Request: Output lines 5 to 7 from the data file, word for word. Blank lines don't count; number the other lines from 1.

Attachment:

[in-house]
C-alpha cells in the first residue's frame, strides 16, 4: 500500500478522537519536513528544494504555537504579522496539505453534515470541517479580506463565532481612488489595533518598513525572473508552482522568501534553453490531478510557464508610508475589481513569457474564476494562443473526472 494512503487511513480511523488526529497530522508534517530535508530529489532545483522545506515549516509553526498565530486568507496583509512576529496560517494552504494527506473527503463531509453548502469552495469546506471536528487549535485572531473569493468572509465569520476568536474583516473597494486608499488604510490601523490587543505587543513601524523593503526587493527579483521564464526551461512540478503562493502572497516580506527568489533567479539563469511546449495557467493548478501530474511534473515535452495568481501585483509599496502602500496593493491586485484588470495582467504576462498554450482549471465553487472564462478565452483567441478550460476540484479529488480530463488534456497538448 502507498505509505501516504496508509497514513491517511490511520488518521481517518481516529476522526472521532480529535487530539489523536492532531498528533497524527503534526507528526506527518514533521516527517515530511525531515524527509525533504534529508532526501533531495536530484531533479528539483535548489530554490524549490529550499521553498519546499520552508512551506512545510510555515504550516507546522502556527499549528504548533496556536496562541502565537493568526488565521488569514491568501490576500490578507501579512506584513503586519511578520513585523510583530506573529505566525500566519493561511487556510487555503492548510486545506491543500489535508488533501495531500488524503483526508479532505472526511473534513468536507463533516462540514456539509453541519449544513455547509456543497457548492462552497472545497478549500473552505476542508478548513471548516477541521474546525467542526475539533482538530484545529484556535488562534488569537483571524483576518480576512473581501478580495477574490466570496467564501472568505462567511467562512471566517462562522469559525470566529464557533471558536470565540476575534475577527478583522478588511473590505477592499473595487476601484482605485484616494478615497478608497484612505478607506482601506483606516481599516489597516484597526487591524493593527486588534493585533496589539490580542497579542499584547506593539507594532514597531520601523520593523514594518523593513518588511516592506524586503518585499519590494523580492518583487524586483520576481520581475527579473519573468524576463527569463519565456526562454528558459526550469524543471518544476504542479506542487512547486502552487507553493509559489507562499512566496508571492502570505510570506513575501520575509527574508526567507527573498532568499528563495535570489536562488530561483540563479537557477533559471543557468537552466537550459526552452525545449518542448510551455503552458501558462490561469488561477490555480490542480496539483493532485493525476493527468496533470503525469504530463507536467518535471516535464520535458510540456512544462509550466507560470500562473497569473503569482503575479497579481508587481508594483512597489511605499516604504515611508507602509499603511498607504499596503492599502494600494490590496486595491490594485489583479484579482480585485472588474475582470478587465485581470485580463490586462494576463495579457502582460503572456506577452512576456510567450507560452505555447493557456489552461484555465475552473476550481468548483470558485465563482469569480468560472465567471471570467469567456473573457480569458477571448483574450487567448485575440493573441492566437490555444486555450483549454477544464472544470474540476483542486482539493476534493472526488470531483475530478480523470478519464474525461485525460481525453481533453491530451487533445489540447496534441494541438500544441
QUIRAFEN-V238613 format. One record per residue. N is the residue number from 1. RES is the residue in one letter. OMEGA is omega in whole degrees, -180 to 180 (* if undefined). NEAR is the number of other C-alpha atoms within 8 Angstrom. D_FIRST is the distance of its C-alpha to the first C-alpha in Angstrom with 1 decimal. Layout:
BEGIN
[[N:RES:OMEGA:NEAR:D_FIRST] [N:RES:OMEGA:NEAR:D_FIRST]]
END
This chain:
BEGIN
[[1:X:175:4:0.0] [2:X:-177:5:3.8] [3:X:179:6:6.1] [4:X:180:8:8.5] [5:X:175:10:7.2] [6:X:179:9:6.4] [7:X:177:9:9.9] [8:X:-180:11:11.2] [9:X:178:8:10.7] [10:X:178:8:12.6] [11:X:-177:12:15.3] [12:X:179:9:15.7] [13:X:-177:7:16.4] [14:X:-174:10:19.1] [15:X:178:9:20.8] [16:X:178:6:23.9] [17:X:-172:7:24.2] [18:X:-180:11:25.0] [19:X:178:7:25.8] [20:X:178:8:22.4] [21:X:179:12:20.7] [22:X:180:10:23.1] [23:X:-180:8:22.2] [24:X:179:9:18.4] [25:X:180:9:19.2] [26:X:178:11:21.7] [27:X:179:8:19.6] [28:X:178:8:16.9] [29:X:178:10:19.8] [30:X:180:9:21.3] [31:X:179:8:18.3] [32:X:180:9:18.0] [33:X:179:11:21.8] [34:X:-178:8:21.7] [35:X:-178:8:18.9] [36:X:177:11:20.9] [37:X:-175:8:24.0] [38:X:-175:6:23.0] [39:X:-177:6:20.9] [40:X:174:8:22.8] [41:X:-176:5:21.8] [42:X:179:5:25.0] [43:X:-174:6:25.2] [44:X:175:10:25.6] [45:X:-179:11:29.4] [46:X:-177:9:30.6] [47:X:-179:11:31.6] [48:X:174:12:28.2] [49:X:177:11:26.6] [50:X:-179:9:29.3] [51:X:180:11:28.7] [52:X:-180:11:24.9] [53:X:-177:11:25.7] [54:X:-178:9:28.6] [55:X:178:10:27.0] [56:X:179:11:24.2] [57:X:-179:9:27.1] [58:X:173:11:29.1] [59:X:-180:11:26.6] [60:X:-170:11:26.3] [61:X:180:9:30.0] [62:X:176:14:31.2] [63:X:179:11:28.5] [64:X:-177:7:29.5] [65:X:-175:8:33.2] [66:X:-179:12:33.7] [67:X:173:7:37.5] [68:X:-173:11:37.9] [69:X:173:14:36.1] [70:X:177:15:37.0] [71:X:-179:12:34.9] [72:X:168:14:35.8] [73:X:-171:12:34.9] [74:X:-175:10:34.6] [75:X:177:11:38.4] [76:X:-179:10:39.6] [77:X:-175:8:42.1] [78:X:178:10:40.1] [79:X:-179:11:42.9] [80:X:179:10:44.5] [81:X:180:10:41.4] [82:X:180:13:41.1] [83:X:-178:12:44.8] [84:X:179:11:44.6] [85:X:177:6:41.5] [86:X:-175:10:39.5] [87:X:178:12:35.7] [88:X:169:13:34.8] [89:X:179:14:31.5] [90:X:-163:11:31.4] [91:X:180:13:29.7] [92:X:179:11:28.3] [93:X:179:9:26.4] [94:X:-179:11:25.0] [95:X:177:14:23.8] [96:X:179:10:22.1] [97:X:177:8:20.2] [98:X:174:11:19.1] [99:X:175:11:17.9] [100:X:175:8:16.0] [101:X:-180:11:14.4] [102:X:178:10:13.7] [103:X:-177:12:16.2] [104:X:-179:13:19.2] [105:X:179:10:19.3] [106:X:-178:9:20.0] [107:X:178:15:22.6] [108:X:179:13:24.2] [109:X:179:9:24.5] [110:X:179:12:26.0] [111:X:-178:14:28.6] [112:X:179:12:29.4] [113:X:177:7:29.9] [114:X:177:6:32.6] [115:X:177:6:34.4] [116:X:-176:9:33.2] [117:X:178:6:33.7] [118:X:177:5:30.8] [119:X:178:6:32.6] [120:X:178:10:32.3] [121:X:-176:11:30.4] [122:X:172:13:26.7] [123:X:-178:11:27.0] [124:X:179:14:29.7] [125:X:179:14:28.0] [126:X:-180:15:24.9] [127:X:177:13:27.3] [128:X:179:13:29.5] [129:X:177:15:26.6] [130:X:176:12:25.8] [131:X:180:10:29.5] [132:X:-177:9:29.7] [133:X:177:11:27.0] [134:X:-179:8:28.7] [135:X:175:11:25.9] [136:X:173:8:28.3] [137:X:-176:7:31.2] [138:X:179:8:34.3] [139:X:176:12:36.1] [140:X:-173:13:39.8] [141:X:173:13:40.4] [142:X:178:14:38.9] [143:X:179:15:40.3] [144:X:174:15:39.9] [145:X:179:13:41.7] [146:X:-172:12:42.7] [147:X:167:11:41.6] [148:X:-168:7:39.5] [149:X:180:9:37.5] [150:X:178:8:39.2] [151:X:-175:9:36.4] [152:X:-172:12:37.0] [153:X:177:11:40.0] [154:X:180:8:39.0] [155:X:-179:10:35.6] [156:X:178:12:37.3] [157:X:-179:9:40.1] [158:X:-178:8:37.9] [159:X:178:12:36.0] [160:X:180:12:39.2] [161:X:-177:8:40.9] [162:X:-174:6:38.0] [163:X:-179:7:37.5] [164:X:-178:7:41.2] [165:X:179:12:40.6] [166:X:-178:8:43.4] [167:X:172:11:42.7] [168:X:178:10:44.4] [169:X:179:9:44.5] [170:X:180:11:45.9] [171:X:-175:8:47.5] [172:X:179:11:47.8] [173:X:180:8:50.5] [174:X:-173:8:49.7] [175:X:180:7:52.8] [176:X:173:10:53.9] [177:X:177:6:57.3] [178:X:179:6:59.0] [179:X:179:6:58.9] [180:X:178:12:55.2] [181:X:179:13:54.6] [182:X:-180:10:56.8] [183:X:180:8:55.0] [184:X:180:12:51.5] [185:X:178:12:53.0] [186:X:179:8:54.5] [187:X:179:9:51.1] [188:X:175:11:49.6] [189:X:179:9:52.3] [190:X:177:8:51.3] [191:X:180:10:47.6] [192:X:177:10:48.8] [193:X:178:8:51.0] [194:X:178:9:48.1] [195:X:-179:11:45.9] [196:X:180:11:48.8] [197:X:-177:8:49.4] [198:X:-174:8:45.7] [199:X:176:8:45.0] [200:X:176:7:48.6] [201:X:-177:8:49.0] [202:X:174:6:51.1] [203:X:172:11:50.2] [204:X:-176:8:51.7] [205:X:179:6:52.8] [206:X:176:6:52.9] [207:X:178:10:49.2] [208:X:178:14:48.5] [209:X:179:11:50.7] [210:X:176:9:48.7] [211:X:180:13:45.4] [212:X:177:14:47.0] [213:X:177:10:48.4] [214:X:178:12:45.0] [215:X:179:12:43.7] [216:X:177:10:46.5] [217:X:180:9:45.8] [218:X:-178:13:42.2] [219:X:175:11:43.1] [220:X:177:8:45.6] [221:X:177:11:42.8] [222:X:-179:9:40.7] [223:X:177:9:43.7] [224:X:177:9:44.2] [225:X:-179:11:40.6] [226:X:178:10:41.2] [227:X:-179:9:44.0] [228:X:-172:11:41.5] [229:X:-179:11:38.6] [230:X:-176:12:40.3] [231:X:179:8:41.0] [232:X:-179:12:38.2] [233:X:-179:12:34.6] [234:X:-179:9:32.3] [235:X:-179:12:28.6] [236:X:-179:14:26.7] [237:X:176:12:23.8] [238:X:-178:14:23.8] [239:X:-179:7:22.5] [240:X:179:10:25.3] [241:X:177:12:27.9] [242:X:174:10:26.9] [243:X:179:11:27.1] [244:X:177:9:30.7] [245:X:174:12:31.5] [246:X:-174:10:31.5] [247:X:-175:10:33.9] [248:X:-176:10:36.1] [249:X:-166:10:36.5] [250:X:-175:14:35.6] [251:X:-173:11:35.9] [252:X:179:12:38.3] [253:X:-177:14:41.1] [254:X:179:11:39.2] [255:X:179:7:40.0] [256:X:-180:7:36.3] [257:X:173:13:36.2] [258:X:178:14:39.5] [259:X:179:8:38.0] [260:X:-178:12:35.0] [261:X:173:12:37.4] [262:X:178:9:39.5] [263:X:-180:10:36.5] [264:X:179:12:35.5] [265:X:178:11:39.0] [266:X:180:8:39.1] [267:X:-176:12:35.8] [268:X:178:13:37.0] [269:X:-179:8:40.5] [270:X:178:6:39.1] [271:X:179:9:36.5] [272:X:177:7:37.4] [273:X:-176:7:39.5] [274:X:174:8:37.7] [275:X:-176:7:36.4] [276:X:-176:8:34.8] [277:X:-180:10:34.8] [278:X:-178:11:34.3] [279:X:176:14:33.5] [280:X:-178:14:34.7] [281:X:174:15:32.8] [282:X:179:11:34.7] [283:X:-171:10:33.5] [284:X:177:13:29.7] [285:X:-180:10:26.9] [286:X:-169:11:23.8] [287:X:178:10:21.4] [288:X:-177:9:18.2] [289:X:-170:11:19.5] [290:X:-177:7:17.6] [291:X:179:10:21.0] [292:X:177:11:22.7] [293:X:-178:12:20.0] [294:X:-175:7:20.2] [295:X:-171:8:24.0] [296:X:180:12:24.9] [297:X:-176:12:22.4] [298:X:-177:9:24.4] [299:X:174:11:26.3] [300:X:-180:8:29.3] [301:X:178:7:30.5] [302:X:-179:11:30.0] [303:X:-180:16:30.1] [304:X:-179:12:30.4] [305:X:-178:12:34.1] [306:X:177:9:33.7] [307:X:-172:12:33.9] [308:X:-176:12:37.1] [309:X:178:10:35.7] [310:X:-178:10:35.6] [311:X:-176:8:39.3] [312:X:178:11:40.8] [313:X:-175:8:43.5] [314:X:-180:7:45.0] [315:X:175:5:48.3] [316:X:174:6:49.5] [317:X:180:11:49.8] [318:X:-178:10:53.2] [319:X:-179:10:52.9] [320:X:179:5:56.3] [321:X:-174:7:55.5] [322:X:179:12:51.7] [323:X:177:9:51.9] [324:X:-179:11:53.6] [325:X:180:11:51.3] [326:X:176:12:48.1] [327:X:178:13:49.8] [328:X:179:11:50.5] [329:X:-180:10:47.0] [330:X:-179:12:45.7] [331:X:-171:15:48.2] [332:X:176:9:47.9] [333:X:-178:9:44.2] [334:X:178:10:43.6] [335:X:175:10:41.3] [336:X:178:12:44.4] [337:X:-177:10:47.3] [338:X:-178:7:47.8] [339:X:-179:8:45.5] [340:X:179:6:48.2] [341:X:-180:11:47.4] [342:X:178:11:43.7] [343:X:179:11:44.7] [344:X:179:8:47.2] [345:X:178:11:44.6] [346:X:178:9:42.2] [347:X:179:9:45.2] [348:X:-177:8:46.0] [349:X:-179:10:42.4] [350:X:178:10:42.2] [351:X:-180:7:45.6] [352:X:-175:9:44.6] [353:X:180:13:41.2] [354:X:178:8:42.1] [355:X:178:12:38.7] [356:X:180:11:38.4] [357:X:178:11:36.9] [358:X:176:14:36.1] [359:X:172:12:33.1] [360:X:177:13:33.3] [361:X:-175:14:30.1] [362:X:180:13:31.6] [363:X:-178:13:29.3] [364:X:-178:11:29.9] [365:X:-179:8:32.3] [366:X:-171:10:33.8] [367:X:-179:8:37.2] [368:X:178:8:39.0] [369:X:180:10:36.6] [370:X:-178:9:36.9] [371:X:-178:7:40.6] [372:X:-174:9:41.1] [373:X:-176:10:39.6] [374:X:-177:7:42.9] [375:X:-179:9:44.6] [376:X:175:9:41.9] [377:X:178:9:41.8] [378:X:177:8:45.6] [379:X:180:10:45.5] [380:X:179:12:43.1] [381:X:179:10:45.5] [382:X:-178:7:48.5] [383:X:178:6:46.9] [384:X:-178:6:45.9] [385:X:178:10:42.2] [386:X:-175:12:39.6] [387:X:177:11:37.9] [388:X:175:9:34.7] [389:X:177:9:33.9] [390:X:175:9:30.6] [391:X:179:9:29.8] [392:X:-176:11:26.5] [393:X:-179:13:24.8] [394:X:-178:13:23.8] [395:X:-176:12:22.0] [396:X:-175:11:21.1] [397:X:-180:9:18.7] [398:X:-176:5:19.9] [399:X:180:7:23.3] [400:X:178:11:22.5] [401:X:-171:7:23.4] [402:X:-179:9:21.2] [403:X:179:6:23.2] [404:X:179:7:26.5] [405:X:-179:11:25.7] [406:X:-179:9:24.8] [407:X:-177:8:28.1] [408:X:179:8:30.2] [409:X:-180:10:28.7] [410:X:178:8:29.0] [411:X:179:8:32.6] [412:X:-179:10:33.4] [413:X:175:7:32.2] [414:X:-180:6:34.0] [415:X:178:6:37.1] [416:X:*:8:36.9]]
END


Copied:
[[N:RES:OMEGA:NEAR:D_FIRST] [N:RES:OMEGA:NEAR:D_FIRST]]
END
This chain: